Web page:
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Joe Strummer At 60: The Future Is Unwritten
August 21, 2012
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Joe Strummer, frontman for The Clash and Joe Strummer and the Mescaleros, would have turned 60 today. He died suddenly of an undiagnosed congenital heart defect back in 2002, but his legacy of brilliant music, thoughtful humanitarianism and social engagement is alive and well.

George and Joe circa 2001 - check out the interview here

Joe was born John Graham Mellor in Ankara, Turkey, on August 21, 1952 (his father was a British foreign service diplomat), and grew up moving from place to place. As a young man, he developed a love of music by listening to the Beach Boys, Little Richard and Woody Guthrie - he even went by the nickname "Woody" for a few years.

The Clash first met following a show headlined by Joe's then-band, The 101'ers. Opening act? A group of unknowns named The Sex Pistols. Sometime after the show, manager Bernie Rhodes and guitarist Mick Jones approached Joe and asked him to leave the 101'ers and become the lead singer of a new band. He agreed, and The Clash was formed.

They went on to record a string of brilliant records, including their self-titled debut, 'London Calling', and 'Combat Rock.' In early 1986, after several years of internal strife, the band broke up. The Clash was inducted into the Rock and Roll Hall of Fame in March 2003.

Joe went on to create new music with his band The Mescaleros starting in the mid-to-late 90s. The band released their first record, 'Rock Art and the X-Ray Style' in 1999, and toured England, Europe and North America. In a 2000 interview, Joe called the project "my Indian summer" and said "I learnt that fame is an illusion and everything about it is a joke. I'm far more dangerous now because I don't care at all." Their second record, 'Global a Go-Go,' came out on Hellcat Records in 2001, with a third album called 'Streetcore' coming out after Joe's death.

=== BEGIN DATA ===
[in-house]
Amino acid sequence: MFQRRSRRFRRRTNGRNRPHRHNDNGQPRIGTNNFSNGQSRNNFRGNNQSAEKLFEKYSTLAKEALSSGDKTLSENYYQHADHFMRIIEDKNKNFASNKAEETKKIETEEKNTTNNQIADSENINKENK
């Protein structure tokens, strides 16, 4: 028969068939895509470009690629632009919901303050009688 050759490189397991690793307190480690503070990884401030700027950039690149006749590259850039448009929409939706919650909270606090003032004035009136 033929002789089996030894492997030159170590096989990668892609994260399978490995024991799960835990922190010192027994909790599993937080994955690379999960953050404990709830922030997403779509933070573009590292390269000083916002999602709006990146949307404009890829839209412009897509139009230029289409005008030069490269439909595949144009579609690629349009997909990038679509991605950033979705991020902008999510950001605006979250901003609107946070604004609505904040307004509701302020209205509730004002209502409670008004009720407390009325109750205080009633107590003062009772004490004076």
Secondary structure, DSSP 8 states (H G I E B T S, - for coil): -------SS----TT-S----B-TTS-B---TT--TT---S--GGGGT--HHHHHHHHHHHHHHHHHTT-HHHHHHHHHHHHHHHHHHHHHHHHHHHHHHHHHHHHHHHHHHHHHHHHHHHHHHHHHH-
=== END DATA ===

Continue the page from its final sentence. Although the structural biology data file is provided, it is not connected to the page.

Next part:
Rolling Stone has commemorated Joe's birthday by releasing a song from one of his last performances with the Mescaleros, recorded on November 15, 2002. You can check out the tune right here. It will be featured on a new Joe Strummer and the Mescaleros record called 'The Hellcat Years', coming out in the near future on Hellcat records.

Joe was a huge fan of music festivals. His daughters Lola and Jazz chose to pay tribute to their father by organizing a festival called "Strummer of Love". The festival went down this past weekend, and featured performances from musicians including The Pogues, Lola's band Dark Moon, and a set from Joe's Clash bandmate Mick Jones. In a statement after the festival, the girls said "the festival has been filled with smiling people who still believe. I want to express my love to everybody involved. It really felt like the spirit of Joe was in everybody's heart and soul".

Mick Jones thanks the crowd after his Strummer of Love performance

And Joe's legacy goes beyond music. His spirit of energy and creativity, and his desire for positive social change live on. Here's a quote taken from a documentary shot shortly before his death:

"And so now I'd like to say - people can change anything they want to. And that means everything in the world. People are running about following their little tracks - I am one of them. But we've all got to stop just following our own little mouse trail. People can do anything - this is something that I'm beginning to learn. People are out there doing bad things to each other. That's because they've been dehumanised. It's time to take the humanity back into the centre of the ring and follow that for a time. Greed, it ain't going anywhere. They should have that in a big billboard across Times Square. Without people you're nothing. That's my spiel."

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Joe Strummer, The Clash, Mescaleros, 60 years, birthday


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